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Healthy Blue Spaces: The Frankfurt Riverfront from a Perspective of Urban Design and Health

Knöll, Martin
eds.: Knöll, Martin ; Eckart, Peter ; Lanzendorf, Martin ; Vöckler, Kai (2023)
Healthy Blue Spaces: The Frankfurt Riverfront from a Perspective of Urban Design and Health.
In: Mobility Design, 2021
doi: 10.26083/tuprints-00023340
Book Section, Secondary publication, Publisher's Version

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Item Type: Book Section
Type of entry: Secondary publication
Title: Healthy Blue Spaces: The Frankfurt Riverfront from a Perspective of Urban Design and Health
Language: English
Date: 2023
Place of Publication: Darmstadt
Year of primary publication: 2021
Publisher: JOVIS Verlag GmbH
Book Title: Mobility Design
Series: Offenbacher Schriftenreihe zur Mobilitätsgestaltung
Series Volume: 2
DOI: 10.26083/tuprints-00023340
Corresponding Links:
Origin: Secondary publication service

In cities, rivers can contribute significantly to quality of life. The transformation of riverfront areas in Germany from transit zones of the carfriendly city to spaces of movement and encounter for pedestrians and cyclists is a complex and protracted process. In many cities, main traffic arteries interfere with integrated urban development, creating barriers for nonmotorized, physically active mobility. Frequently, the rivers themselves are federal waterways, meaning that responsibility for them lies not with a municipality, but with a federal agency, which complicates planned modifications of riverfront zones. Involved as well are growing demands for flood protection and climate adaptation. Finally, transformations in commerce and remote working represent a fundamental shift in the utilization of downtown areas, and this includes open spaces and public ground-floor zones along downtown riverfront areas. Why, then, address the promotion of health and mobility as an additional aspect when designing downtown riverfront zones?

In cities, large, interconnected surfaces of water, our so-called blue infrastructure, contribute substantially to the promotion of health and to climate adaptation. A »blue space« is defined as an outdoor space whose identity is shaped by bodies of water, because it is either physically accessible or perceptible in audiovisual terms. Examples include coastlines, riverbanks, lakes and canals, and squares with pools or fountains. These offer numerous possibilities for coming into contact with water on a daily basis: people may enjoy the sight, sound, smell, or feel of being near water; they may be active on or near water, by cycling, jogging, swimming, rowing, sailing, or traveling via water taxi. Blue spaces therefore feature a multitude of health-promoting amenities that enhance the quality of life; they can even be quantified in relation to the increased life expectancies of local residents (Roe et al. 2021).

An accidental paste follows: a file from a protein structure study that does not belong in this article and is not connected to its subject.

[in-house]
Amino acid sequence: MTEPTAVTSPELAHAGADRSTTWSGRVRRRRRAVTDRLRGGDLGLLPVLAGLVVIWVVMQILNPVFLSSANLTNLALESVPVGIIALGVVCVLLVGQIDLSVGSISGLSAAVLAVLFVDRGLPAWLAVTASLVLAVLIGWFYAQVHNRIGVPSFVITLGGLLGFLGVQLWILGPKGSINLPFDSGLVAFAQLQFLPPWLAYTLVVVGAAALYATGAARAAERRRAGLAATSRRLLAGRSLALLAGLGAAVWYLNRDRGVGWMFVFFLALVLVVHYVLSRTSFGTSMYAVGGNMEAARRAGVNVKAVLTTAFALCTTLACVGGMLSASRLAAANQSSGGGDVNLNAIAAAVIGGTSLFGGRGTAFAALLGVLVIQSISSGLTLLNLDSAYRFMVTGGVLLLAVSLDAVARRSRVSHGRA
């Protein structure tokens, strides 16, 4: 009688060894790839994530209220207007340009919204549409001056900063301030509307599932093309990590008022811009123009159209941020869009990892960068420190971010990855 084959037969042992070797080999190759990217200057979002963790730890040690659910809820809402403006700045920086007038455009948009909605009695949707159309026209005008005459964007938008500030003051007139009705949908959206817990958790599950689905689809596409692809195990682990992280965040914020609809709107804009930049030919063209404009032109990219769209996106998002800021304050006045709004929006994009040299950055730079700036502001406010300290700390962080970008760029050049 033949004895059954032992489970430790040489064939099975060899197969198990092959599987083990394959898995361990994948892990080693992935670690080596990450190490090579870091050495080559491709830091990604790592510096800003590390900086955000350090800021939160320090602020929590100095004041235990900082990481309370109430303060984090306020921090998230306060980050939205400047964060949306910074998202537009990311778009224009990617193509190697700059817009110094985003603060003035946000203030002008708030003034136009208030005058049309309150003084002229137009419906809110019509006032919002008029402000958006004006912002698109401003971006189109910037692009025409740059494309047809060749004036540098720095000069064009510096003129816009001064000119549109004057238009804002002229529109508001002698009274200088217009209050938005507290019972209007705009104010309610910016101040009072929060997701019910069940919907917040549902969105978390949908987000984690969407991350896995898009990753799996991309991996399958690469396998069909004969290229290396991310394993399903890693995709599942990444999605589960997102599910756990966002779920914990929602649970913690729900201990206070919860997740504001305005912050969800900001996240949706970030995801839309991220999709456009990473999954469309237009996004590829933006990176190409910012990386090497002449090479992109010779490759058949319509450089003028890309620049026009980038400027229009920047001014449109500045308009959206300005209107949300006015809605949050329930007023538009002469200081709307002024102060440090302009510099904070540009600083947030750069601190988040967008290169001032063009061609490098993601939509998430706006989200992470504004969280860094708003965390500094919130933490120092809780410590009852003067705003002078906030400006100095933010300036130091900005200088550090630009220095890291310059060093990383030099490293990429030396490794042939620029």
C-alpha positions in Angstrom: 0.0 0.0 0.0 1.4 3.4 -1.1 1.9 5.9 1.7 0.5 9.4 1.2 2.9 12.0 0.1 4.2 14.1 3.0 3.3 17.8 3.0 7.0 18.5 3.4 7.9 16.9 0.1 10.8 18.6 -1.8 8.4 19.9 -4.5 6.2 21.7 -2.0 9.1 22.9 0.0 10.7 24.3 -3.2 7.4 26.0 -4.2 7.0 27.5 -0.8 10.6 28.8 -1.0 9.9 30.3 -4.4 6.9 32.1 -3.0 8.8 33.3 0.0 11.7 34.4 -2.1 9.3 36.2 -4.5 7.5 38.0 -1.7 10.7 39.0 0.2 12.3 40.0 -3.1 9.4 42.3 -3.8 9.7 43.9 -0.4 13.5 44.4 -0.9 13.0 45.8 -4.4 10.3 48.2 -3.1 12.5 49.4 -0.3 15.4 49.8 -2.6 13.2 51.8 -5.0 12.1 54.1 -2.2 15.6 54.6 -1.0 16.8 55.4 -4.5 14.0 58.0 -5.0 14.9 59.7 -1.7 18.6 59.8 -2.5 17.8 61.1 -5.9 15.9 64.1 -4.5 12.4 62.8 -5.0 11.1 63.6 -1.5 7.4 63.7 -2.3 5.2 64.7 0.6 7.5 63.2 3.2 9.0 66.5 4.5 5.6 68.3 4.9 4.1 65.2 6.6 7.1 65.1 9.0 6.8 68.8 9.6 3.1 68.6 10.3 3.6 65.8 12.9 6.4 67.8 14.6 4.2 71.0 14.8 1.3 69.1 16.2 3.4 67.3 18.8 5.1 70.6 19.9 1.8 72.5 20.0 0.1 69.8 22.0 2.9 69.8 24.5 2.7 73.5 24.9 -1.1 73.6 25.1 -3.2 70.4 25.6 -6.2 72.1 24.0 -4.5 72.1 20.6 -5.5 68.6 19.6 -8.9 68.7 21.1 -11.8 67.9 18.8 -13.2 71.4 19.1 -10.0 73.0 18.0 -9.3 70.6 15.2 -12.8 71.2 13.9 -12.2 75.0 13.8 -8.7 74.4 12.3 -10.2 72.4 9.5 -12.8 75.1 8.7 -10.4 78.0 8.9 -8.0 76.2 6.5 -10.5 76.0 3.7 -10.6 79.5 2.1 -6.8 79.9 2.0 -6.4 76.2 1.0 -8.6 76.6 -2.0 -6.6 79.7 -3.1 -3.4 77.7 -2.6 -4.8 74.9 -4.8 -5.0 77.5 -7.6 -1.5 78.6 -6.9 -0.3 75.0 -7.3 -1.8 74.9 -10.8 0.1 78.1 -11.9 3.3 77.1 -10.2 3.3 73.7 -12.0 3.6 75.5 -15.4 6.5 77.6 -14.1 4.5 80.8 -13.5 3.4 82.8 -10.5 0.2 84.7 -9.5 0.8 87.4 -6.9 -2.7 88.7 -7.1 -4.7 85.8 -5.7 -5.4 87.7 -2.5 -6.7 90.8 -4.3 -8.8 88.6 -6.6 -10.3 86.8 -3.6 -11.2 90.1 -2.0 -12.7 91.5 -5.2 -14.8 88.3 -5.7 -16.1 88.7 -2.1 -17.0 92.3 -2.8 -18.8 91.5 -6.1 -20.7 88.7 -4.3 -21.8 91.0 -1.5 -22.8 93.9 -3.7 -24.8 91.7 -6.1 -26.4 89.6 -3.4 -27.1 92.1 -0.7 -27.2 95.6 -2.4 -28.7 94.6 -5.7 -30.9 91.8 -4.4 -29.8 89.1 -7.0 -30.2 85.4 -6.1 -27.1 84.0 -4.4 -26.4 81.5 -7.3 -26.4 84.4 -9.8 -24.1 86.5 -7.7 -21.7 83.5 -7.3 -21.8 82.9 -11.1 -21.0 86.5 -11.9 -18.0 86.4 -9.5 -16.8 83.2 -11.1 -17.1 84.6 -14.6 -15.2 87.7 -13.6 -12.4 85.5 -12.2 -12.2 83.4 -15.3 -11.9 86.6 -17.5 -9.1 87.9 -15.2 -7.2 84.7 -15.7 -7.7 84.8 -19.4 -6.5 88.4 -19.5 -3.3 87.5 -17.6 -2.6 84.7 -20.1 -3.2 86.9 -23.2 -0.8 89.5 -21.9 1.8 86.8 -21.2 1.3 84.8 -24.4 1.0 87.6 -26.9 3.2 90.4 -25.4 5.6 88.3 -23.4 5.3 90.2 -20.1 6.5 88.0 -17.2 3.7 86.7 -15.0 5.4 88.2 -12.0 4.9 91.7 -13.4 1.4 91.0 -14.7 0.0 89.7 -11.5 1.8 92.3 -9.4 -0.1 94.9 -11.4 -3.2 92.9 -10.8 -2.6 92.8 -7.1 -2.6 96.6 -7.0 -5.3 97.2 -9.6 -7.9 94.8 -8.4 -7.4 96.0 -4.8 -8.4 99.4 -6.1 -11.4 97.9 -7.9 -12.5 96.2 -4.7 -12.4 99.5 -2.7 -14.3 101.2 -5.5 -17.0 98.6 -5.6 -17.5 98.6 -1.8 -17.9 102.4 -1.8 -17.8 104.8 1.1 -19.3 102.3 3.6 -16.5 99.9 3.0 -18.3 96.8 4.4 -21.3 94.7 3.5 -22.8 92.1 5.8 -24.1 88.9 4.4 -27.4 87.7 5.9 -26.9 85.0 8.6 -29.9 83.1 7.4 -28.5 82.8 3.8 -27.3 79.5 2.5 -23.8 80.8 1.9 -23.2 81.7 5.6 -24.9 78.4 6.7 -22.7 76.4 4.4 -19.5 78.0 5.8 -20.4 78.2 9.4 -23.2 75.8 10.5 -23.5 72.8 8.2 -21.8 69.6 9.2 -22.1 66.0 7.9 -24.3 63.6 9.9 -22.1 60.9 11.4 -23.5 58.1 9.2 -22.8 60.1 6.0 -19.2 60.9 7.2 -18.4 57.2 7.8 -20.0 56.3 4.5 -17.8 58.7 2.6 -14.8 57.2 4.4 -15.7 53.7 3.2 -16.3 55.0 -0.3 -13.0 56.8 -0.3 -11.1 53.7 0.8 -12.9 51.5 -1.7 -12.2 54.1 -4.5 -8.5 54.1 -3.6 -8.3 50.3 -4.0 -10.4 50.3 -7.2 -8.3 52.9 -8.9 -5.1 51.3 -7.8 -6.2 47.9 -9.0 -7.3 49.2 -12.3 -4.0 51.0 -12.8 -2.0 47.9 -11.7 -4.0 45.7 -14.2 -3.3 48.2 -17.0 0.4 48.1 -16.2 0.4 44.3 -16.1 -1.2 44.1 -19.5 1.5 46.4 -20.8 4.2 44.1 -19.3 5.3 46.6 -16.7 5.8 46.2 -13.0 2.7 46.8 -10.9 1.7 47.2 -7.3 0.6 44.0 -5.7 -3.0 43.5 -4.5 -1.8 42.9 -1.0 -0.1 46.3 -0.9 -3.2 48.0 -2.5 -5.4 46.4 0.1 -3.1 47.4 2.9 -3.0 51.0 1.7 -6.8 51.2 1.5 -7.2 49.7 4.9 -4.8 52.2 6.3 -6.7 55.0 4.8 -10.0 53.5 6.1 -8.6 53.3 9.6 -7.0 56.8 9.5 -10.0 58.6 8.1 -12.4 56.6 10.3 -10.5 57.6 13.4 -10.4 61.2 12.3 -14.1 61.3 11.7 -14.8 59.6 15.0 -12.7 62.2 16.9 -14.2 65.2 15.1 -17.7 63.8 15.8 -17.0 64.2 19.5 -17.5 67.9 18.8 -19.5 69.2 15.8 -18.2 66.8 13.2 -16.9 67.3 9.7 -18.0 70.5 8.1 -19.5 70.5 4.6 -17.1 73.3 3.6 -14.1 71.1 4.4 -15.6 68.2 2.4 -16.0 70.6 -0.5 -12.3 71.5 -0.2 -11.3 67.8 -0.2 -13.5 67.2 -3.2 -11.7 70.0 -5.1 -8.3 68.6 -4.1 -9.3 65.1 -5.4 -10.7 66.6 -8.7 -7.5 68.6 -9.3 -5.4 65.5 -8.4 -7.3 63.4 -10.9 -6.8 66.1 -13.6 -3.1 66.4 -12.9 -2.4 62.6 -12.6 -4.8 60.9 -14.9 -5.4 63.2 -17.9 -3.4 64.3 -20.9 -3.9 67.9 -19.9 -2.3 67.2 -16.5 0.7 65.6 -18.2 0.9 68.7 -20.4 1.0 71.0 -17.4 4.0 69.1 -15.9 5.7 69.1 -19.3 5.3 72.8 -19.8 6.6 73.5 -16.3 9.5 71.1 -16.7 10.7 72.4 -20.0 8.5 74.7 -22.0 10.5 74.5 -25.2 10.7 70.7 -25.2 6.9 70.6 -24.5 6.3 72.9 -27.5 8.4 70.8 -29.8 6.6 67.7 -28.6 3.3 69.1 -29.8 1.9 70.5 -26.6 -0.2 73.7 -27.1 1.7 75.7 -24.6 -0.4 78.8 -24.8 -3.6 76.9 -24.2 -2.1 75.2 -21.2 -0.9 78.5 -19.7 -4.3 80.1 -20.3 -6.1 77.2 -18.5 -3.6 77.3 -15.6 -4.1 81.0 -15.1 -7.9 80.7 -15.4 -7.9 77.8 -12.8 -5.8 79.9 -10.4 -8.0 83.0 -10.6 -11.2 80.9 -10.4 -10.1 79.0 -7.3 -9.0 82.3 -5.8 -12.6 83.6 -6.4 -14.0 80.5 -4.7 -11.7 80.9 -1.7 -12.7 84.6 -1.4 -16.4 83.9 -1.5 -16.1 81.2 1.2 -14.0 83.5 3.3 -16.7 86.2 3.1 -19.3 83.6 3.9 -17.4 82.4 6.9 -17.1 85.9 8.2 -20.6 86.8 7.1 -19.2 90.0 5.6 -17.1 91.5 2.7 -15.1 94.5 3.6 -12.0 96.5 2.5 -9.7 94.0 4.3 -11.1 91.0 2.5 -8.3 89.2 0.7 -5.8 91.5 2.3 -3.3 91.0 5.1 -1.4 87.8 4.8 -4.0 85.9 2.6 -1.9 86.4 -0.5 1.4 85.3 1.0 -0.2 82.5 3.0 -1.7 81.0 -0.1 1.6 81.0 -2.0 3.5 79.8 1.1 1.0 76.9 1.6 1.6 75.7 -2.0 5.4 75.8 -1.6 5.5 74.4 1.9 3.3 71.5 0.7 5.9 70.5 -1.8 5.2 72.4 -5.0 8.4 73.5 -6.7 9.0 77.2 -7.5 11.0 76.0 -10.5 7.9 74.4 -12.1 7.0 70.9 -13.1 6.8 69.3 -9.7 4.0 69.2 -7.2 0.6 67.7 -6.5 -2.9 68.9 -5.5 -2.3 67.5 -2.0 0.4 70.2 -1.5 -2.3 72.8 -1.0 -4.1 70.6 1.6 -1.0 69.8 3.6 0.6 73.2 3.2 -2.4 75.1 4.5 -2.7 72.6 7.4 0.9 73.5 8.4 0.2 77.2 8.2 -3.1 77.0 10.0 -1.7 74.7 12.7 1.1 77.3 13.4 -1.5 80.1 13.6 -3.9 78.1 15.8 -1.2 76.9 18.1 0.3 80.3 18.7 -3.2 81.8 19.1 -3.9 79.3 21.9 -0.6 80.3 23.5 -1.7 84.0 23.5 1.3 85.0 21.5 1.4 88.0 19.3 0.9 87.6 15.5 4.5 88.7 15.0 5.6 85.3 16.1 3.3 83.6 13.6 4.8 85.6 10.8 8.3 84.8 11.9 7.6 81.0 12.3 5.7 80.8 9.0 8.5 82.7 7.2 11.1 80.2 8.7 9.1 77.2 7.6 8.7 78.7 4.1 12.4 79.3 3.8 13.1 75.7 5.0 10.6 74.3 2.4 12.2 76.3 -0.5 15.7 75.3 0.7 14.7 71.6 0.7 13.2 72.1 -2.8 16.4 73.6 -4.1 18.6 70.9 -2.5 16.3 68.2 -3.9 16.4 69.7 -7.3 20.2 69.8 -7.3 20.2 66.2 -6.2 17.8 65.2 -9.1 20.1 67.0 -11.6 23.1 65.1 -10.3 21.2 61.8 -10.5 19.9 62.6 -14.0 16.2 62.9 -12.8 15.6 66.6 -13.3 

The term walkability refers to the potential of a built environment to promote active bodily everyday mobility in the general population (Bucksch et al. 2014). In general, we distinguish between five different dimensions: there is the density and diversity of utilizations, the accessibility of destinations, the distance to the public transport infrastructure, and the design of urban space (Ewing and Cervero 2010). From the perspective of urban planning in Germany, walkability is being discussed to an increasing degree against the background of climate protection, as well as of the enhancement of the urban fabric (Tran 2018). At this point, however, there are very few up-to-date studies on the reconfiguration of downtown riverfront zones in major German cities. The aim of this essay is to elaborate relevant structural aspects as well as planning strategies designed to optimize the positive public health impacts of blue spaces. Investigated for this purpose, with reference to the case study of the Mainkai in Frankfurt, Germany, are the value and the role of walkability in municipal planning instruments, as well as structural and programmatic developments over the past thirty years.

Uncontrolled Keywords: Mobility, mobility change, mobility concept, urban planning, urban development, climate change, infrastructure, public transport, sustainability, electromobility, resource scarcity, future studies, innovation, rethinking, car, bicycle, mobility transition, supply chains, health, car-free, mobility design, climate-friendly
Status: Publisher's Version
URN: urn:nbn:de:tuda-tuprints-233407
Classification DDC: 600 Technology, medicine, applied sciences > 620 Engineering and machine engineering
700 Arts and recreation > 710 Landscaping and area planning
700 Arts and recreation > 720 Architecture
Divisions: 15 Department of Architecture > Fachgruppe E: Stadtplanung > Entwerfen und Stadtplanung
Date Deposited: 10 Mar 2023 10:06
Last Modified: 10 Aug 2023 09:25
URI: https://tuprints.ulb.tu-darmstadt.de/id/eprint/23340
PPN: 506700631
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